On 30 August this year, a group of ten cadets and staff from South East London Army Cadet Force set off for Scotland to take part in an adventurous training challenge unlike anything we had done before, Exercise Cockney Peak Venturer.
The challenge had two main aims;
a) For the team to complete the 3 Peaks Ben Nevis, Scafell Pike and Snowdon as fast as possible whilst giving the cadets an enjoyable mountain walking experience to further their cadet adventurous training.
b) To raise funds for ABF – The Soldiers’ Charity as part of wider fundraising efforts. The ABF give lifetime support to serving and retired soldiers and their families. So far we have raised over £2,500 for the ABF.
The challenge was designed to push the team both physically and mentally, provide leadership and teamwork experience, and reinforce outdoor skills such as navigation. The cadet team came from across South East London from Brixton to Biggin Hill and ranged in age from 13 to 18 years old. Some of the team had been to Snowdon before but not many had visited Scotland or the Lake District and so the exercise certainly opened up their eyes to other parts of the UK outside inner London.
The team completed the 3 Peaks in a respectable time of 36 hours. This was a great success given the age and experience of some of the team and also considering some nasty (character building) weather conditions encountered on Ben Nevis and Scafell Pike (cold, strong winds, mist and heavy rain). In addition to the physical effort and weather, the cadets had to overcome a lack of sleep and constant motion of the minibus between the 3 Peaks. However against this adversity, the cadets showed great determination and great morale and were a real credit to South East London Army Cadet Force.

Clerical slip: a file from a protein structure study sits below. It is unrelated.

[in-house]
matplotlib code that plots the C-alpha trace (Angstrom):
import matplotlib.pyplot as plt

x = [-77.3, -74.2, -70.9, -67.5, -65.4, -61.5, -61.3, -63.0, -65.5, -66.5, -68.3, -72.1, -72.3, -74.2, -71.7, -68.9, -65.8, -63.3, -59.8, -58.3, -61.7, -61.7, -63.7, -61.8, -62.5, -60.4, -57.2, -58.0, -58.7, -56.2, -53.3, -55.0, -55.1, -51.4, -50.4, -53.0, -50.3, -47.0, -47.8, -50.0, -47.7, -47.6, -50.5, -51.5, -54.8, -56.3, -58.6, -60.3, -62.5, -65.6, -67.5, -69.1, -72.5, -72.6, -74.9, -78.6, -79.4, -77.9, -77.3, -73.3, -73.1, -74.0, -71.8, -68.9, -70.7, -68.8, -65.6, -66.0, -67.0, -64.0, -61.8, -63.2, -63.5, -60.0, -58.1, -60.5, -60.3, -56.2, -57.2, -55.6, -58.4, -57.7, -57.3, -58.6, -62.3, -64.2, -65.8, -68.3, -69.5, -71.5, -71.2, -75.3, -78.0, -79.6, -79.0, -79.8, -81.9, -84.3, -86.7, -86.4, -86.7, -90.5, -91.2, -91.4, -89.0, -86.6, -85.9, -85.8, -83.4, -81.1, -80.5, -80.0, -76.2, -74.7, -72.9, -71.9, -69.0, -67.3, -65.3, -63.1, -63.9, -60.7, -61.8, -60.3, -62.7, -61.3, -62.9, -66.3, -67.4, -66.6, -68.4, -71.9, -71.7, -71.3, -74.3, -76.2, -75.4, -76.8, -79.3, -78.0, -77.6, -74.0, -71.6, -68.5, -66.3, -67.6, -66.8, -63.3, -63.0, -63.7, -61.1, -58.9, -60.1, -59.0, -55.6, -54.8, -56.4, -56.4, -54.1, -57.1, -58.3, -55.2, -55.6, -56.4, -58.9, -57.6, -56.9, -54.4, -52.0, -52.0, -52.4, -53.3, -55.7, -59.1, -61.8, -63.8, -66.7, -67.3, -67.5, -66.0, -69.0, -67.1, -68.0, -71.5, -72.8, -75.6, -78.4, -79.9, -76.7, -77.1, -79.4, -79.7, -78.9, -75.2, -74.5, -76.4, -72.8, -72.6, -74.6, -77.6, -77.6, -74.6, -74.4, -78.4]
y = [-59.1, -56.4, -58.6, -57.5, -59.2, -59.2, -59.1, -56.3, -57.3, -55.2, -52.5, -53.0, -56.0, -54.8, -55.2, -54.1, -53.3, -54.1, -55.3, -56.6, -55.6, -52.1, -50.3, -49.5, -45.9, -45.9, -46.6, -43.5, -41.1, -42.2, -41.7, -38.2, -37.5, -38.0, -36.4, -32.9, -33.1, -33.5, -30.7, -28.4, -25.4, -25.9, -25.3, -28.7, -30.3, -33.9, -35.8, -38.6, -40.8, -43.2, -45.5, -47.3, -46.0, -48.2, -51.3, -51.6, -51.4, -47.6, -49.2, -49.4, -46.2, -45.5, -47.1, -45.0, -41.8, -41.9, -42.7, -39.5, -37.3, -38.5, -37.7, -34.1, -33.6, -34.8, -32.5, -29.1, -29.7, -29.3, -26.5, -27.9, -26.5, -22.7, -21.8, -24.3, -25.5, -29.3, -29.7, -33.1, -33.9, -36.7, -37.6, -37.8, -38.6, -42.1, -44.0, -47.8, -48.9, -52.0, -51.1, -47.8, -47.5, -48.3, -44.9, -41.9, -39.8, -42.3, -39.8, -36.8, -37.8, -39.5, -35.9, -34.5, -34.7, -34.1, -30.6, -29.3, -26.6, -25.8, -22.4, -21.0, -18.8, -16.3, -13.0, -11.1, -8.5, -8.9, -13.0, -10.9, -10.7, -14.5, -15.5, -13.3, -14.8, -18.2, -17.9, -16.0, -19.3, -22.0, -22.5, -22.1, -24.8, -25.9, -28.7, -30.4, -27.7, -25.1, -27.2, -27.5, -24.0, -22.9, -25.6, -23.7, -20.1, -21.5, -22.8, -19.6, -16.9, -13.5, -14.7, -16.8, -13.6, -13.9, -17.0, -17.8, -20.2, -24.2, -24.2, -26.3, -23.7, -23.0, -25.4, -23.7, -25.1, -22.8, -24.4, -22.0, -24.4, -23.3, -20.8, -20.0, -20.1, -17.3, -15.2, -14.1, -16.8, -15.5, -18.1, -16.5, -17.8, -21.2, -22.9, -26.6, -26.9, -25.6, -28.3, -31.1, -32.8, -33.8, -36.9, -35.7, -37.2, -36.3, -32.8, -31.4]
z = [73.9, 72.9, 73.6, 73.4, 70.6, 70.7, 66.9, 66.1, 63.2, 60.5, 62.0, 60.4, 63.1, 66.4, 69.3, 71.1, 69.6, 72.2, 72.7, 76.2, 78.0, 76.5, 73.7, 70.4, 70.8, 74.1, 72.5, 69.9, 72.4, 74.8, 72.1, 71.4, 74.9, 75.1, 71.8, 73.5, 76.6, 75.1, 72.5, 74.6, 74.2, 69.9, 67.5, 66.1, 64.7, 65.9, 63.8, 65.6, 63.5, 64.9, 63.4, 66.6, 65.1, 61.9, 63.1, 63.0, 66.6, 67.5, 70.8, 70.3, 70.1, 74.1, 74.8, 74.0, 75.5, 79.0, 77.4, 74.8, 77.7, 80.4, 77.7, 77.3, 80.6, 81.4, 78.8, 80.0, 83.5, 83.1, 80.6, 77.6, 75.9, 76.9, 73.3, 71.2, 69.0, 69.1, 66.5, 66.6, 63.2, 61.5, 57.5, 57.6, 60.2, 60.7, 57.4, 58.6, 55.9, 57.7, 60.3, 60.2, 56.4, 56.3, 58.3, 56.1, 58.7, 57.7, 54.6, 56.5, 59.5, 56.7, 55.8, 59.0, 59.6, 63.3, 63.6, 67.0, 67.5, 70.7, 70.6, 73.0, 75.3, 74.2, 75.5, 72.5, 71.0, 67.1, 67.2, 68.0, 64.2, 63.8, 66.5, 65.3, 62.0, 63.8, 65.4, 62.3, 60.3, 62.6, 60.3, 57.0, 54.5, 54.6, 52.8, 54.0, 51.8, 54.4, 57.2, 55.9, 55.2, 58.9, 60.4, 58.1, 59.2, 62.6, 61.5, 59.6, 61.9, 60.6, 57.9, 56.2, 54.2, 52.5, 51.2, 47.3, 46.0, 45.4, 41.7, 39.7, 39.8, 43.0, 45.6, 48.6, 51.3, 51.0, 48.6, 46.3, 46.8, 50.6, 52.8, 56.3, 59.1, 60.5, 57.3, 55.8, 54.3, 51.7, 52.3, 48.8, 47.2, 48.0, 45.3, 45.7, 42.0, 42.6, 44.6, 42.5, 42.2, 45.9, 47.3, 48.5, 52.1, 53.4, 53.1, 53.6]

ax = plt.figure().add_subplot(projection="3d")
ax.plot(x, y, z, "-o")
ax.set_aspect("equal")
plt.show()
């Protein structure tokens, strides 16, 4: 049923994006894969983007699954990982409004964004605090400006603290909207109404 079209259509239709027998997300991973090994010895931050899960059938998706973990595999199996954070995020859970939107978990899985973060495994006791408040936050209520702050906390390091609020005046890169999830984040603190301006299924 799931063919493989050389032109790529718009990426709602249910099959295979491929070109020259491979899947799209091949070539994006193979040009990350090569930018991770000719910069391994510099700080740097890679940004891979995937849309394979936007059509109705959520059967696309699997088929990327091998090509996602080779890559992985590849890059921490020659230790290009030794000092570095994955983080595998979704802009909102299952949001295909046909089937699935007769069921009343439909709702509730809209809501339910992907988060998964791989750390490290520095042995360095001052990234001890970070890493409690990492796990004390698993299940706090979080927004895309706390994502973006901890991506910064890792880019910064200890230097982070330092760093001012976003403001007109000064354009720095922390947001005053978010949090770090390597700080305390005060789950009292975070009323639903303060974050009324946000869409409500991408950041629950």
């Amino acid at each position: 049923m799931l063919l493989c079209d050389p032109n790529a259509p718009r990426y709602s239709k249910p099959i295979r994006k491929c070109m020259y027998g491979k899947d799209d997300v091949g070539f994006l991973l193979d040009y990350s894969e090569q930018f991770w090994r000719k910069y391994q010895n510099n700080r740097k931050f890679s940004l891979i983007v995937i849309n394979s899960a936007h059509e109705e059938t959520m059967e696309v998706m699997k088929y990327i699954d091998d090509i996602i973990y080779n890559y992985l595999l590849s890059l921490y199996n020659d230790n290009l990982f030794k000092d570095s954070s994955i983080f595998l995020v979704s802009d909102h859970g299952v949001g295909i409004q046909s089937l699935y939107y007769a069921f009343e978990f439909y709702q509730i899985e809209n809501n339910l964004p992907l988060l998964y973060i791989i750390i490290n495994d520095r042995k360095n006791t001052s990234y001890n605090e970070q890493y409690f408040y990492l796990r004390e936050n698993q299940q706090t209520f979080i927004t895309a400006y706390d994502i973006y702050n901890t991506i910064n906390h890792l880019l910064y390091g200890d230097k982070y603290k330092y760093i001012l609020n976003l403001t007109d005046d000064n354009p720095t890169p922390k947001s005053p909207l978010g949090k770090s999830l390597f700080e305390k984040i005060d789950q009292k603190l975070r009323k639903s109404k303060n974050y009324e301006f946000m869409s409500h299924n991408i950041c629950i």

This was the first time South East London Army Cadet Force had attempted such an ambitious Challenge. It was in many ways a pilot project and the team certainly gained some very valuable ideas for future events. Although the location may not have been as exotic as some adventurous expeditions, without a doubt the cadets certainly had a very challenging, different and rewarding adventure to add to their normal Army Cadet Force activities.
In all, this event achieved every intended goal. The experiences we had were beyond those gained through normal cadet adventurous training. Although drawn from different units within South East London Army Cadet Force the team members bonded well, learned new skills, and discovered a lot about themselves in the process.
We would like to thank everyone who helped to organise and support this event. We are especially grateful to the Ulysses Trust for awarding a grant that helped to pay for two mountain leaders who not only provided an excellent guiding service but also taught the cadets some valuable mountain walking skills. Overall Exercise Cockney Peak Venturer was a great success and a good model to build on for the future.